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C. E. Beneš

Part eight offers three chapters of advice for good citizenship: citizens ought to be thoughtful and mature in making decisions; they ought to be virtuous rather than slaves to vice; and they ought to have the greatest zeal for the commonwealth.

in Jacopo Da Varagine’s Chronicle of the city of Genoa
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C. E. Beneš

walls—fostered the development among these cities’ inhabitants of a particularly urban group identity or civic consciousness: a sense of collective identity focused on citizenship in, or at least belonging to, the urban community; a sense of ownership pertaining to the city, including its physical space and monuments; and a sense of the importance of one's own city on the broader stage of human history. 15

in Jacopo Da Varagine’s Chronicle of the city of Genoa
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Gervase Rosser

this group became freemen in late fourteenth-century York [ 19 ]; only between a fifth and a third in the case of Exeter. 6 The admission of individuals to the freedom, or full citizenship, was influenced by the fiscal policies of town councils which collected fees from those admitted. The pattern in detail therefore varied between towns and over time, making it difficult or impossible to perceive general trends

in Towns in medieval England
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Gervase Rosser

[ 94 ], [ 95 ] – were schools of citizenship. Without idealising their goals, it is reasonable to suggest that these urban charities helped to cultivate in their participants a sense of moral responsibility for the larger body of the townspeople. 79 While there were certainly different degrees of vulnerability, it is important to realise the extent to which everyone living in medieval towns was at risk

in Towns in medieval England
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Gervase Rosser

and the limitation of distractions for courtiers and soldiers: hence the curious pairing in the ordinances of pigs and prostitutes. Registers of admissions to the freedom (or citizenship) of a town can also beguile us, if we do not question the motives of their compilers. The York freemen’s register [ 19 ] ostensibly gives, year by year, a statistical account of the presence and relative importance of the

in Towns in medieval England
Samuel K. Cohn, Jr

petition does it specify the consequences of the failed revolt of the Eight of Santa Maria Novella at the end of August – the outlawing of the third revolutionary guild, that was variously called of the carders, the Ciompi, or Popolo di Dio , and their prohibition to join any other guild or have guild or citizenship recognition. On behalf of the councillors of the two newly created guilds described below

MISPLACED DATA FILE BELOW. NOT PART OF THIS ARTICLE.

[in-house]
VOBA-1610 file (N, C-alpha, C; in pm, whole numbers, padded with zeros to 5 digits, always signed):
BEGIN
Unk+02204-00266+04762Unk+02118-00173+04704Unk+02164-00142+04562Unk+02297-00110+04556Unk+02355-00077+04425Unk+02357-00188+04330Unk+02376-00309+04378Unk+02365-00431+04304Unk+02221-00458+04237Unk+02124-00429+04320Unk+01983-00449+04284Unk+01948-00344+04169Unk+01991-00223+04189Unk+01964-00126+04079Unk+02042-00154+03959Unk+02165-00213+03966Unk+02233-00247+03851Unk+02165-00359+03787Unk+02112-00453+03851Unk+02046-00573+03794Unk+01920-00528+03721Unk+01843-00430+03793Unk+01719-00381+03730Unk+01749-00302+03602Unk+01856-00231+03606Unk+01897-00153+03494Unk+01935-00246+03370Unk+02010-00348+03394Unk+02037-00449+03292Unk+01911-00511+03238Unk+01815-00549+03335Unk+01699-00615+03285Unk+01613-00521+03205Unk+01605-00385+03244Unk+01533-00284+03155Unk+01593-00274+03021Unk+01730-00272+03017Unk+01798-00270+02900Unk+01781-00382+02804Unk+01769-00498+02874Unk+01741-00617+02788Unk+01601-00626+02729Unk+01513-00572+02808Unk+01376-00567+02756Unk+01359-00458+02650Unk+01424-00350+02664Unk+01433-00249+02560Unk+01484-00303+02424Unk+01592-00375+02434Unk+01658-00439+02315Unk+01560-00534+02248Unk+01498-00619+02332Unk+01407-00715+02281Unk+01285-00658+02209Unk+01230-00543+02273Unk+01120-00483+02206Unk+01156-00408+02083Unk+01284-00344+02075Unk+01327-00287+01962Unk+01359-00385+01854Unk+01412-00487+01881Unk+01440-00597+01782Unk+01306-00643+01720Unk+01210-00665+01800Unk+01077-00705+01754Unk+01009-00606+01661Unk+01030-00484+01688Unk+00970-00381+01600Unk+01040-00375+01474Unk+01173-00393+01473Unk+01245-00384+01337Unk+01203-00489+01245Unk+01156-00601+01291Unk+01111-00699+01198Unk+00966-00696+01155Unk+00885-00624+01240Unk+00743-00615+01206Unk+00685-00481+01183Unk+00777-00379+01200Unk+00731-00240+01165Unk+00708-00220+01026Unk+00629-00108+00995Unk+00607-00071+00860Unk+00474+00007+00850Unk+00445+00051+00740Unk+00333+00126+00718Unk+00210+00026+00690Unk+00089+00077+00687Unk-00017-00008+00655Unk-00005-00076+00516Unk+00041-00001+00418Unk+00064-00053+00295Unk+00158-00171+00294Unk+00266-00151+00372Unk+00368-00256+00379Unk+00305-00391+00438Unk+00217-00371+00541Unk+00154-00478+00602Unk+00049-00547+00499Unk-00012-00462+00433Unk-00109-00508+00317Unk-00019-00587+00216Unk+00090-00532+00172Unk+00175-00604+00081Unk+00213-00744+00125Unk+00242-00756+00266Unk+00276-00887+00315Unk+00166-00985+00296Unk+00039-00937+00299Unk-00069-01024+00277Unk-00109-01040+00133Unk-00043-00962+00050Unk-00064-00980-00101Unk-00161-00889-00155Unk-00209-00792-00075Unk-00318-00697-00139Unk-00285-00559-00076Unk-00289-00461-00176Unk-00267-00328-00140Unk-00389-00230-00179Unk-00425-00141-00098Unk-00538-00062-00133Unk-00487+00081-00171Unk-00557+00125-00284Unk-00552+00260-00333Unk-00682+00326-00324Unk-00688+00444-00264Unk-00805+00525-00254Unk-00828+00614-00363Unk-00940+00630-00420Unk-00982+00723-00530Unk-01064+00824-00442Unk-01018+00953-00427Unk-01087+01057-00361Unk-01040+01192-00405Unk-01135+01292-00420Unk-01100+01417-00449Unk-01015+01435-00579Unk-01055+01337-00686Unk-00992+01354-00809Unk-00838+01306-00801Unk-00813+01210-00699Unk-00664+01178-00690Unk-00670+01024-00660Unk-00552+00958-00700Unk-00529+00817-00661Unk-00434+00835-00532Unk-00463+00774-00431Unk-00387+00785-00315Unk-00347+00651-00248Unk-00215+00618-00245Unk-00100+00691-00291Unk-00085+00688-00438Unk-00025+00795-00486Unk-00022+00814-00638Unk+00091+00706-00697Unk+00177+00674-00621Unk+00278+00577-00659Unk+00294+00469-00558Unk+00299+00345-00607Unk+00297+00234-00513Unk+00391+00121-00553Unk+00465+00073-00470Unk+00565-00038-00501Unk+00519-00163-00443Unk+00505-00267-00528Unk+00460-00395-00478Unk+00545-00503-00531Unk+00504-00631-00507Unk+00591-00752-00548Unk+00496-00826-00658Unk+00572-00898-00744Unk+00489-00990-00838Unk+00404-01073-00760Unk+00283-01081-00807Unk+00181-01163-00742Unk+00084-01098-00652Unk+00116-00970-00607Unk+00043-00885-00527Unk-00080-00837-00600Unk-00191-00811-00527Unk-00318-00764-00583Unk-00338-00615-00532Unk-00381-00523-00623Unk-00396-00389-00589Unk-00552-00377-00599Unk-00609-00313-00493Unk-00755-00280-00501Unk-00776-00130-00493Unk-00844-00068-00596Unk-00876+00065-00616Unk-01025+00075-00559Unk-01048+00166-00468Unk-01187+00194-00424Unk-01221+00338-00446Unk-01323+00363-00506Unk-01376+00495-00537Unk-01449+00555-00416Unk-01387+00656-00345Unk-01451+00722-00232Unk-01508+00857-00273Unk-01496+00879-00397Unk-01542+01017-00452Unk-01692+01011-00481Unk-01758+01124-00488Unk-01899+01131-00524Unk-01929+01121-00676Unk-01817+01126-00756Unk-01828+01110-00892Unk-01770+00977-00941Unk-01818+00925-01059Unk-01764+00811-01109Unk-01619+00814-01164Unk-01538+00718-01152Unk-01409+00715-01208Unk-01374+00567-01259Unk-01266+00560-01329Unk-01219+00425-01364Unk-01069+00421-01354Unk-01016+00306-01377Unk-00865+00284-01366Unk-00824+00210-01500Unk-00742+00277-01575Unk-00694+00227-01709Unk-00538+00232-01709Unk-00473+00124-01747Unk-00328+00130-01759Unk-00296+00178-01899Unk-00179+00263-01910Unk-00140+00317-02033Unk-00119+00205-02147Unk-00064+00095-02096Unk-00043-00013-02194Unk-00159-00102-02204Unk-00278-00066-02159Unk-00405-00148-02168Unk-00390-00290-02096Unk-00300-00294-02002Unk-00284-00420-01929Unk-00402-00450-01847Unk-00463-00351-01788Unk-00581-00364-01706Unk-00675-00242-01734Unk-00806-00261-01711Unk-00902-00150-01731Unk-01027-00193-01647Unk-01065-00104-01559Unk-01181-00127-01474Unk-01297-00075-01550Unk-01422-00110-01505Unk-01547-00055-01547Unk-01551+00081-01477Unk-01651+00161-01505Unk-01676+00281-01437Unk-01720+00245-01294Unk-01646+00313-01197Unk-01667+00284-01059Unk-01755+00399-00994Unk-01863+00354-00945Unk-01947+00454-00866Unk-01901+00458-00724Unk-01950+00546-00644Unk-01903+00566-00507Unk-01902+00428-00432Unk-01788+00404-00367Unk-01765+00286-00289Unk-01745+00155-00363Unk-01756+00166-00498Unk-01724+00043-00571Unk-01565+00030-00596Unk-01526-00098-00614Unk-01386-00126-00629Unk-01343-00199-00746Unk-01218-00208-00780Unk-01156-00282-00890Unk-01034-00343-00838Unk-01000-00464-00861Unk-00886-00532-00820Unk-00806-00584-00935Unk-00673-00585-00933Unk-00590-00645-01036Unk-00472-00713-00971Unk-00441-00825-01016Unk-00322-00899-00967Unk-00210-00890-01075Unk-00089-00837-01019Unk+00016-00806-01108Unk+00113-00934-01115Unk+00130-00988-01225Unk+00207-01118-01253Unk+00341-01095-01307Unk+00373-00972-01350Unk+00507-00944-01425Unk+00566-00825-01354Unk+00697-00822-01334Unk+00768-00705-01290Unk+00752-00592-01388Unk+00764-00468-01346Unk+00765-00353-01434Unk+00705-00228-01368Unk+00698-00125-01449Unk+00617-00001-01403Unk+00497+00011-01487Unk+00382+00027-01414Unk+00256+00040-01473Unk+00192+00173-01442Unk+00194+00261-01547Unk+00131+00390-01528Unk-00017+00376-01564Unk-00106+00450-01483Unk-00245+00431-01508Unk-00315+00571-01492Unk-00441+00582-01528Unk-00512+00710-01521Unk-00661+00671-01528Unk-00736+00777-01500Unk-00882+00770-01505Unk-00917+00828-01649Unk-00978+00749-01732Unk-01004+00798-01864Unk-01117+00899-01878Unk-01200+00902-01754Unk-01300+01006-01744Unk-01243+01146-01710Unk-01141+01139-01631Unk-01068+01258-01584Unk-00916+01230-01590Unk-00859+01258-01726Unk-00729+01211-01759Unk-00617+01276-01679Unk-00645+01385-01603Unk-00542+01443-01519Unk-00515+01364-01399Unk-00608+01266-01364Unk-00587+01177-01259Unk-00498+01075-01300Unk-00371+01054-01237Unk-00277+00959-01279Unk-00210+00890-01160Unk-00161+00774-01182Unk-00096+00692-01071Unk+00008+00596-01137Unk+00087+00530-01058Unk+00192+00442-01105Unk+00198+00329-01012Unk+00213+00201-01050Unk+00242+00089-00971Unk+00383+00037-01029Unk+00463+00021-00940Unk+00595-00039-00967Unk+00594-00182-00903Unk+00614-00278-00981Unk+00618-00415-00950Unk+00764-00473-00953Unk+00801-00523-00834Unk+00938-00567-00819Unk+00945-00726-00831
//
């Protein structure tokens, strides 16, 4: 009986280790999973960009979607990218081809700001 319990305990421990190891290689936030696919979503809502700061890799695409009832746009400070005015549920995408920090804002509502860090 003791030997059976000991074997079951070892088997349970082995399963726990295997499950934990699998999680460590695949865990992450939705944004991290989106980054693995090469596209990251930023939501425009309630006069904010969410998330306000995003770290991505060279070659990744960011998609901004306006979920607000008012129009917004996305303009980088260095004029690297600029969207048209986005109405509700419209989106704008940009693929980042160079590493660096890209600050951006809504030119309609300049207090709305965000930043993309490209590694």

in Popular protest in late-medieval Europe
Samuel K. Cohn, Jr

wool industry, leather manufacturing, and hardware gained guild recognition and thereby citizenship and the right to elect the highest officers of the state, the priors. It was harbinger of the changes to come twenty-three years later in Florence as a consequence of the Revolt of the Ciompi. In addition, the upper-class guild of bankers, the principal profession of the previous members of the Nine, was

in Popular protest in late-medieval Europe
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P. J. P. Goldberg

creditors can likewise provide some information on the level of female involvement in trade in addition to providing names of women traders. 55 Women’s entry into employment was constrained by their limited access to training, wealth, or citizenship in its widest sense. Few women served apprenticeships, the extended term of recognised training that could act as a stepping stone to

in Women in England c. 1275–1525
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Trevor Dean

(1342) , vol. 2, pp. 328–9. We establish and ordain … that no contadino or person of the contado of Perugia can be received as a citizen of Perugia on grounds of any statute of the popolo of Perugia … nor enjoy the privilege of citizenship nor be regarded as a citizen on grounds of residence or habitation completed up to now or in the

in The towns of Italy in the later Middle Ages
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I. S. Robinson

celebration of his virtues as a prince ‘entirely outstanding among secular men’. Mindful of the negative judgement of Godfrey in Herman’s chronicle, Berthold wrote that ‘he became a new man by means of penitence so perfect … that there is no reason to doubt that he happily departed from here to citizenship of the court of highest heaven’. 85 The longest and most elaborate obituary in the chronicle is that

in Eleventh-century Germany